There were moments at Shropshire Youth Theatre’s dress rehearsal of ‘Twelfth Night’ when I felt I could almost have been in Stratford. The excellent scenes between Tabitha Purslow’s haughty courtly Olivia and Maddy Page’s country cousin Viola were so good, a handful of years from now they will surely be drinking at The Dirty Duck.
Tabitha gave her character a surly, sharp tongued, regal bearing. She exuded desperate eagerness in her misguided amorous advances. By exquisite contrast, Maddy played her part as if it was all a little too tiresome. There she is, deftly dropping clues that she is actually a girl in guy’s clothing and becoming increasingly fed up that loved-up Olivia is oblivious. They were perfectly cast and their timing together was immaculate.
Annabel Love also shone as the meddling Maria. All the female leads displayed great maturity, clearly understood the writer’s intensions, recognised his rhythms, and made this Shakespeare stuff seem relatively easy.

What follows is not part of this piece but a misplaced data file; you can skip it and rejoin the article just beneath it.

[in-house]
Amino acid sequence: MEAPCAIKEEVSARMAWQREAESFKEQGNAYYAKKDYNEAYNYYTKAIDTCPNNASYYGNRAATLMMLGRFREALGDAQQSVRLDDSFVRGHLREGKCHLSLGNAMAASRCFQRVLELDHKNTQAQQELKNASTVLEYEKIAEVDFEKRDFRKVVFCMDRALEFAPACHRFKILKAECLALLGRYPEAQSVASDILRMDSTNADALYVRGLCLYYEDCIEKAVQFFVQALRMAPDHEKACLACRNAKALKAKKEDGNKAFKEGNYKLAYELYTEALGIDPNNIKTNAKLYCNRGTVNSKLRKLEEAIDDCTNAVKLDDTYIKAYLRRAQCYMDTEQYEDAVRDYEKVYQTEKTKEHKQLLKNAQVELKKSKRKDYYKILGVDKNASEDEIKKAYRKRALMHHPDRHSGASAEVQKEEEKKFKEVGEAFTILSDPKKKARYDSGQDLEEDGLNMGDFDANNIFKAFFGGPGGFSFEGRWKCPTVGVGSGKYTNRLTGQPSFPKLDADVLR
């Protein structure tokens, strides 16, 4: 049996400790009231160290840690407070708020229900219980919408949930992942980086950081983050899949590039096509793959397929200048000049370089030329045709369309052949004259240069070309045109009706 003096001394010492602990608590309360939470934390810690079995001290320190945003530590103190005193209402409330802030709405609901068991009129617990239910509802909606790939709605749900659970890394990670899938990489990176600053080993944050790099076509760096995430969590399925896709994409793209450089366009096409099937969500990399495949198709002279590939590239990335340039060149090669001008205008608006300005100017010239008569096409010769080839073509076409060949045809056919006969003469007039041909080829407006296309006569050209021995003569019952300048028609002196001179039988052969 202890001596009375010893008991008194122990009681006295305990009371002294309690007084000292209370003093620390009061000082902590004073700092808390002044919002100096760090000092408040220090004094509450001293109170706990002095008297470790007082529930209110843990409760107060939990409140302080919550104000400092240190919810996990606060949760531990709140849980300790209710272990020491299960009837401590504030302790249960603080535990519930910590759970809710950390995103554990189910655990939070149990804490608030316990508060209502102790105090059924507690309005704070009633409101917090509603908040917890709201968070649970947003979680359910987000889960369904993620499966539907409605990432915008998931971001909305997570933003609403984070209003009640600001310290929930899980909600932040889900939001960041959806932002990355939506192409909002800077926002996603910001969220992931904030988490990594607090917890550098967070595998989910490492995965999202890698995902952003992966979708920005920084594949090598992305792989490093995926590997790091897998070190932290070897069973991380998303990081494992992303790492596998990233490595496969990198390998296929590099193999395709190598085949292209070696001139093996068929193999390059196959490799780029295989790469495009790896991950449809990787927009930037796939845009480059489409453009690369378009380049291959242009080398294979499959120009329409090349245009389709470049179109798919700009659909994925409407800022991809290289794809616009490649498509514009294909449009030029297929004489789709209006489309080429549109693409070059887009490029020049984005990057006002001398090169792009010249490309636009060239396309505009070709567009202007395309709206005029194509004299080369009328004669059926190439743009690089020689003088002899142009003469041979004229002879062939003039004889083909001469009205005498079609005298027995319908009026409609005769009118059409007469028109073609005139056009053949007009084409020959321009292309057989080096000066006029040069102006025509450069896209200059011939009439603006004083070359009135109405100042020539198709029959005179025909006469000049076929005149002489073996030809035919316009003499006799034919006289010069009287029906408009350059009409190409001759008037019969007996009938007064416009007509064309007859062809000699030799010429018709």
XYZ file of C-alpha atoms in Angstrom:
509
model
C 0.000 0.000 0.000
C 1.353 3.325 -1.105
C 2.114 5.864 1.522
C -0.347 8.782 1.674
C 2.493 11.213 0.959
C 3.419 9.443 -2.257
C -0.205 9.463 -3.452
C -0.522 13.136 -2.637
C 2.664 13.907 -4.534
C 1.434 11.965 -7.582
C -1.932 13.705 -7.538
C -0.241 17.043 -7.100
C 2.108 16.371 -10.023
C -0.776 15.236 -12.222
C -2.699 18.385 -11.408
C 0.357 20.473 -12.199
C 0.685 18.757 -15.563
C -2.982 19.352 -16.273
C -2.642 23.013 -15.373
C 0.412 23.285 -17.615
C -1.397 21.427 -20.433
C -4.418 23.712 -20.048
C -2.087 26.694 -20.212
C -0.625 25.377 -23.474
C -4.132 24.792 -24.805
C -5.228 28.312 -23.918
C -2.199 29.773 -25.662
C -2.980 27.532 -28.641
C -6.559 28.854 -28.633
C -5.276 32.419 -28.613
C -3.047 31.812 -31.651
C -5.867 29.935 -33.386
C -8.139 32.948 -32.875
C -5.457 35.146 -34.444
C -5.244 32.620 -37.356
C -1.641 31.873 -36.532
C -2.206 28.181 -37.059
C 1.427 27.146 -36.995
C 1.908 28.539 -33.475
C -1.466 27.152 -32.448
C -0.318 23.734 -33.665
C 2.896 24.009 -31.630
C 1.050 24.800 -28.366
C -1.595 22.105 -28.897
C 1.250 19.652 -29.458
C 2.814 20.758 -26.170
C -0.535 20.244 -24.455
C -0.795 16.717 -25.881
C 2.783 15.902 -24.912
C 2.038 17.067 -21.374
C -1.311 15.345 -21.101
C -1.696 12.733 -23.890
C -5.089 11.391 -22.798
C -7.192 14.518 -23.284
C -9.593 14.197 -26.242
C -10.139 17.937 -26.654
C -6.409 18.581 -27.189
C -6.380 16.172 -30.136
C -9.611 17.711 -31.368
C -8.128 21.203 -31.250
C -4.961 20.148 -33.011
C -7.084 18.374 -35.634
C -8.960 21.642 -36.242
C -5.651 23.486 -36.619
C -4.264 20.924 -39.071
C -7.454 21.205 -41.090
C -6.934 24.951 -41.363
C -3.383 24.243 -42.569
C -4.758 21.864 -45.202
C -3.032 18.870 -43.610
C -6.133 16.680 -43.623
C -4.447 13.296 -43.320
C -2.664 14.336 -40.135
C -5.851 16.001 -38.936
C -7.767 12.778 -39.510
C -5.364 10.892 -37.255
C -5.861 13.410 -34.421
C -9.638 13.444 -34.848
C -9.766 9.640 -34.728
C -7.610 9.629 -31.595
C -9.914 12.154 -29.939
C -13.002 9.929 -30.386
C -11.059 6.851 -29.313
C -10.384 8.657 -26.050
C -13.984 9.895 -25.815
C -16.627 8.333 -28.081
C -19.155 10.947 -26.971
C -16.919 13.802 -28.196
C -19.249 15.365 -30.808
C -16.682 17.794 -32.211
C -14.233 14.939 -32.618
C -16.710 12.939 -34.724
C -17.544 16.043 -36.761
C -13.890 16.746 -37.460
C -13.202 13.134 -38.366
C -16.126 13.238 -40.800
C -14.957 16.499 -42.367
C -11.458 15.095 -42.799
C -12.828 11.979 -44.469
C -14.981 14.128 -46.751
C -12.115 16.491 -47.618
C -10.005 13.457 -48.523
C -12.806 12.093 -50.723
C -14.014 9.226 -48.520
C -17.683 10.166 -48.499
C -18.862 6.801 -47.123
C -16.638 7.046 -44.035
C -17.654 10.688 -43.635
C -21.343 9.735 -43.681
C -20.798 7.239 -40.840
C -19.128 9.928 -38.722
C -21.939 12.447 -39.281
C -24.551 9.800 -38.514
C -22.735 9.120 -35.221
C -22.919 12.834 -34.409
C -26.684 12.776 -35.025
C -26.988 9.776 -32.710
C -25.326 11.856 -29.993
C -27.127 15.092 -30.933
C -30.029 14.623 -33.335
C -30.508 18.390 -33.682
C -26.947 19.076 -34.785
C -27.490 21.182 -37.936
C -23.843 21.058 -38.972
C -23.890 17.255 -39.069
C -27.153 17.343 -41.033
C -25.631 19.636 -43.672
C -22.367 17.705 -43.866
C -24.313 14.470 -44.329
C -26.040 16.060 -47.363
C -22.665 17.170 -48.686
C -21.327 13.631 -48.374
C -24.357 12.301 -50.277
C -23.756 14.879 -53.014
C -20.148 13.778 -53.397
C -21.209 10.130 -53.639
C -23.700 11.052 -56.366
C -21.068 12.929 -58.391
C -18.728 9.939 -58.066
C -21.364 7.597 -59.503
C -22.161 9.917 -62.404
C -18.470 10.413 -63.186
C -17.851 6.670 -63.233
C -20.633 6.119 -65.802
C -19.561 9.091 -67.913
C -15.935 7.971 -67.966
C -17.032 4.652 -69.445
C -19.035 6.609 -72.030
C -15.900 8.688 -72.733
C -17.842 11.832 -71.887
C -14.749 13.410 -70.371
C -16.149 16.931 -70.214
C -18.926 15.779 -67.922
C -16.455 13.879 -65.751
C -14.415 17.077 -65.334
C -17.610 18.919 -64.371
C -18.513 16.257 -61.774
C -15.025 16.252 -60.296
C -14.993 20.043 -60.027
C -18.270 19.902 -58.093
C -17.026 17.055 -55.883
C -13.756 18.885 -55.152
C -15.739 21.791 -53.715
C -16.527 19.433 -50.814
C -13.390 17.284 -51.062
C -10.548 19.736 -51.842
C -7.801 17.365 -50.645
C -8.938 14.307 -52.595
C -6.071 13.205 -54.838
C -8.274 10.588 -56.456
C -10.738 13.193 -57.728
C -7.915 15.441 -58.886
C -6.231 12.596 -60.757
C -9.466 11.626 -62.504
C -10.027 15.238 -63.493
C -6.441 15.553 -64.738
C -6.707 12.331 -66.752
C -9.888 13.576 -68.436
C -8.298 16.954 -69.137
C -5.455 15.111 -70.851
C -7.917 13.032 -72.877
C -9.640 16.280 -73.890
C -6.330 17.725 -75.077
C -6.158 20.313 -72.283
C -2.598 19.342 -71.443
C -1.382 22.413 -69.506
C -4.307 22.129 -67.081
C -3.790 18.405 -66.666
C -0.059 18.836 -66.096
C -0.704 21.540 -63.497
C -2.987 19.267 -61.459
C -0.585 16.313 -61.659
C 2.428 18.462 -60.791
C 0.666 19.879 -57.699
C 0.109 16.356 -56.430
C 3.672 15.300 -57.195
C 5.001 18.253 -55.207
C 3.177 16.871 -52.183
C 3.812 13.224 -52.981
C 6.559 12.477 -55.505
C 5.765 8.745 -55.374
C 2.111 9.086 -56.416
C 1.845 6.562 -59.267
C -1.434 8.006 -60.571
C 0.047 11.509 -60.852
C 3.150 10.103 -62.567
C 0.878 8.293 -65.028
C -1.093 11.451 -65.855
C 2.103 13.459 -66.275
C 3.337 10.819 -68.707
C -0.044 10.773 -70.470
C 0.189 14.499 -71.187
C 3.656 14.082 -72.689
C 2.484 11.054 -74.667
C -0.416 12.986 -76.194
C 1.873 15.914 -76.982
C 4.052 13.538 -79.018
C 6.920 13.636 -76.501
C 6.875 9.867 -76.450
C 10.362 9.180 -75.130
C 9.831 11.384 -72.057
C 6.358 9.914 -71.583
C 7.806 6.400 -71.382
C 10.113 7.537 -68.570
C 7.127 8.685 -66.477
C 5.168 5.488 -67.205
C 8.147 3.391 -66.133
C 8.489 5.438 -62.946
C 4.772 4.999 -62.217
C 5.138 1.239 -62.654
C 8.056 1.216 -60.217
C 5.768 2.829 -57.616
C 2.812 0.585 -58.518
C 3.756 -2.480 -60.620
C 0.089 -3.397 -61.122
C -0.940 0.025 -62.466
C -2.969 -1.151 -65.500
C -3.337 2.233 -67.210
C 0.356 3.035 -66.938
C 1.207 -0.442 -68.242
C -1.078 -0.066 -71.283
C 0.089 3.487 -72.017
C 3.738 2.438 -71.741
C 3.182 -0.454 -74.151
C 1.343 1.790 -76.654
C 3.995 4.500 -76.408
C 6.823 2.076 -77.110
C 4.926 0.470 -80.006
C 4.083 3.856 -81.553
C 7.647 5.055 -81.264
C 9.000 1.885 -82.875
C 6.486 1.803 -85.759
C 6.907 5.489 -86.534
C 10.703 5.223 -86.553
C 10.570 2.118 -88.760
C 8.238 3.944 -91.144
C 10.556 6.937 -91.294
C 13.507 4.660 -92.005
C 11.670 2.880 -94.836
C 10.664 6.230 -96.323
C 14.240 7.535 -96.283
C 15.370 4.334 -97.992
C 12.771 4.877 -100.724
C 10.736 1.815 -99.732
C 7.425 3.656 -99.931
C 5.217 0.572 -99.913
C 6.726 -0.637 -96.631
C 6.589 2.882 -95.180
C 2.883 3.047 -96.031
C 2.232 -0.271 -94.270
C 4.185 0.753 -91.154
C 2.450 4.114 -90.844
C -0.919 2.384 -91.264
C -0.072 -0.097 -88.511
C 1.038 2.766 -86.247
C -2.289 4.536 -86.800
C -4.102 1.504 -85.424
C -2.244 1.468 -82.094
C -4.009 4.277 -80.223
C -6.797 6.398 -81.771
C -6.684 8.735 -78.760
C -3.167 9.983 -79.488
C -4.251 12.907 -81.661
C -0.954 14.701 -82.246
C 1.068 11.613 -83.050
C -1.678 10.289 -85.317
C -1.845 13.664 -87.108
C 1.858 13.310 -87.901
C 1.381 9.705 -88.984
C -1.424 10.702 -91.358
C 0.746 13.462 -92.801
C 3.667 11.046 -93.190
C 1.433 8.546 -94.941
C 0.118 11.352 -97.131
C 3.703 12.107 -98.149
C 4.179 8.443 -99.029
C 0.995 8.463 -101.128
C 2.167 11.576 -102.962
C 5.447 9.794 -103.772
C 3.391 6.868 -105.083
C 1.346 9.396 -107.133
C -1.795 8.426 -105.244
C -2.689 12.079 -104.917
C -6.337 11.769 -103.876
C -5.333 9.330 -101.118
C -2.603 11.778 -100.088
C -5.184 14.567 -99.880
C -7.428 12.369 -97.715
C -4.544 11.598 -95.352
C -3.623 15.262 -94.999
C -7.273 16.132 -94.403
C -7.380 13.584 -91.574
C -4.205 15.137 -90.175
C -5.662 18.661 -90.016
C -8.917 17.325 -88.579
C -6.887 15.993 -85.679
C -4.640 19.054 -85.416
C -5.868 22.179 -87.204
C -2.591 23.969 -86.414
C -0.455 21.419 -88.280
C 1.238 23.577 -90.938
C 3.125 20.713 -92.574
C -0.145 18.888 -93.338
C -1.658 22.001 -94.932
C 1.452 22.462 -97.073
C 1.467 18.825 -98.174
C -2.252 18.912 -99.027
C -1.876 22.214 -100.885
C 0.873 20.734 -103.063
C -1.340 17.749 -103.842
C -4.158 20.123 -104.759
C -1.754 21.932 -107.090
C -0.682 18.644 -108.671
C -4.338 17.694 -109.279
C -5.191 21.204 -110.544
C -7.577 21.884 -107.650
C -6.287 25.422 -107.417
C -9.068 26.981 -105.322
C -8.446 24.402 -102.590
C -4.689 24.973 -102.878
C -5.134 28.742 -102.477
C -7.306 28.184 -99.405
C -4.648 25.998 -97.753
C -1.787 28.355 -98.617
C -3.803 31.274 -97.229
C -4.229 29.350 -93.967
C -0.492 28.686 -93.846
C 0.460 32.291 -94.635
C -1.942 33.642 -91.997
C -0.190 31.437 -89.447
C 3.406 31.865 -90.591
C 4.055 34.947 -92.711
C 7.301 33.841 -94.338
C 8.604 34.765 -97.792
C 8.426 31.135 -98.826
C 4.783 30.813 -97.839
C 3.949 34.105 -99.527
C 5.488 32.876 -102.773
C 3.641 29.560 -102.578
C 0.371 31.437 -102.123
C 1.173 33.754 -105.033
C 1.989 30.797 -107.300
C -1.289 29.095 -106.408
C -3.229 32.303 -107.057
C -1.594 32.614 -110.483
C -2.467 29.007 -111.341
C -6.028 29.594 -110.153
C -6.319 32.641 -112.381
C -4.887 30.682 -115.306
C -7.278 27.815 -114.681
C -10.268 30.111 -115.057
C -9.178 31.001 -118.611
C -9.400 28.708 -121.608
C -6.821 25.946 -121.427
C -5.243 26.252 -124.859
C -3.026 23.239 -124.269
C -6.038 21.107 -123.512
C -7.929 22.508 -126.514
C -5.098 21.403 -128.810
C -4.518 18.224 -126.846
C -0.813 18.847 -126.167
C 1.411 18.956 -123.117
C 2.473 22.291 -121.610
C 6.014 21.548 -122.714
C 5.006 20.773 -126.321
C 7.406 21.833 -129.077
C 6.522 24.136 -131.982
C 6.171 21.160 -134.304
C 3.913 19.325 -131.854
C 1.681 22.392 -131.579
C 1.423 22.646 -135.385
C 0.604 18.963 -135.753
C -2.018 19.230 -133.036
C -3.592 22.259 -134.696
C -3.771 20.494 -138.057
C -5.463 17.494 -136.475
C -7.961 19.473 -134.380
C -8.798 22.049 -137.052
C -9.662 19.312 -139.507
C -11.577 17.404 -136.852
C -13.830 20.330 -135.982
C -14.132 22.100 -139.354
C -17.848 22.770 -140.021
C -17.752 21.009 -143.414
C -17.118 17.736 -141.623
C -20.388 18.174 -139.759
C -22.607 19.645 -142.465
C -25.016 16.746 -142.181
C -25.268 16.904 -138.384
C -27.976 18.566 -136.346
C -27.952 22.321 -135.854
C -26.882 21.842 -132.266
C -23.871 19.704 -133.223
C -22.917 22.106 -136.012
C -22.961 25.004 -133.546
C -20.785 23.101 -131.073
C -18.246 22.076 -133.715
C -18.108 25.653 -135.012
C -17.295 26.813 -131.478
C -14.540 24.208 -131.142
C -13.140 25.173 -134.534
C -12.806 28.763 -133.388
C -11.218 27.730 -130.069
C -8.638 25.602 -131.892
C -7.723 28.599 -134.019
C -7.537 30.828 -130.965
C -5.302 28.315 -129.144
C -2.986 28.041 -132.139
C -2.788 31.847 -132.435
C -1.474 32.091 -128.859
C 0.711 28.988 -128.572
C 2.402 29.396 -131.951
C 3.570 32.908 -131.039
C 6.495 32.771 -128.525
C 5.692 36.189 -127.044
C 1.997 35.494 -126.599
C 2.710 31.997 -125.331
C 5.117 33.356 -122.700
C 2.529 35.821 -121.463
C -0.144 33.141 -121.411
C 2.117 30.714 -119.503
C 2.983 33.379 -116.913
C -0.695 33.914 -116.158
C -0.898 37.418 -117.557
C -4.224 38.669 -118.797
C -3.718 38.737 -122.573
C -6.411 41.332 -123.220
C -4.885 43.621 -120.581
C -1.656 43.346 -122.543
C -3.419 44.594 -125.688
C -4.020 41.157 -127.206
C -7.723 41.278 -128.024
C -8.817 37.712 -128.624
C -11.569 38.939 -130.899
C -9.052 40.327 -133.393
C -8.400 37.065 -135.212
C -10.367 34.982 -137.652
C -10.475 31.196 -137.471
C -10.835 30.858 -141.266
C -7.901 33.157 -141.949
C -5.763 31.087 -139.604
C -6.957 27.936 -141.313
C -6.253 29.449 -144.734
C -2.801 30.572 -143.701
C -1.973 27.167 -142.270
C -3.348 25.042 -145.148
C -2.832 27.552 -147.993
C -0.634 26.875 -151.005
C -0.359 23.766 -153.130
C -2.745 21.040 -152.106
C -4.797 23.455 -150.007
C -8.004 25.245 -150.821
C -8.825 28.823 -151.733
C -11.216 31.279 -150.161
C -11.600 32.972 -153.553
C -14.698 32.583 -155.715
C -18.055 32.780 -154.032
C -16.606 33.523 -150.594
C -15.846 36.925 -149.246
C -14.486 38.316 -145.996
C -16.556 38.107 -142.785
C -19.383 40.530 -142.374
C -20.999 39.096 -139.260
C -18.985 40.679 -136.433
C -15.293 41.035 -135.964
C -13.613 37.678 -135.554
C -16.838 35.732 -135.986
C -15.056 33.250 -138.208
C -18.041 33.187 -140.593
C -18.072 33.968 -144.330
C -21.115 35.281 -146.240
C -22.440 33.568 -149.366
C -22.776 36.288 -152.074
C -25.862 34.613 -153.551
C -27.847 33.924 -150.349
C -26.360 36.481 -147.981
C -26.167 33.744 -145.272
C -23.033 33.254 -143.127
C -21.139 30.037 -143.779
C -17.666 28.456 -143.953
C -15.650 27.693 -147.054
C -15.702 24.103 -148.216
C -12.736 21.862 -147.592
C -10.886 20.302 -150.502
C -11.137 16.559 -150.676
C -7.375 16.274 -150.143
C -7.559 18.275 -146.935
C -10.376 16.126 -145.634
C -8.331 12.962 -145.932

The plot is dependent upon cross dressing and the nature of youth theatre usually requires girls to play boys anyway. But in this case, necessity really was the mother of invention. So, tall blond Chloe Townsend turned Sir Andrew Ague-cheek into a beanpole, schoolboy Boris Johnson; and the casting of the excellent Jess Halliday as Sebastian’s kindly saviour gave the play a new romantic dimension.
There was some lovely silent, clowning comedy from Abbie Townsend and a refreshingly slight and nimble Sir Toby Belch from the diminutive Robert Knowles. Indeed the counter casting generally worked a treat.
If there was a weakness it was simply that some of the young cast were trying a touch too hard; trying to be tricksy with the text by adding artificial emphasis and halting phrasing when it’s usually better to go with the flow and let the words do the work.
The surprise package, however, was Oliver Turner’s delightfully mellifluous Malvolio. Adventurous casting allowed Oliver to create a truly memorable and naturally comic character with marionette mannerisms. Oliver was obviously having as much fun playing the pompous old uppity oaf as we were watching him. It was an uplifting experience.
As, indeed, was the entire evening. Shakespeare is in safe hands for at least another generation.
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Photo : Richard Bishop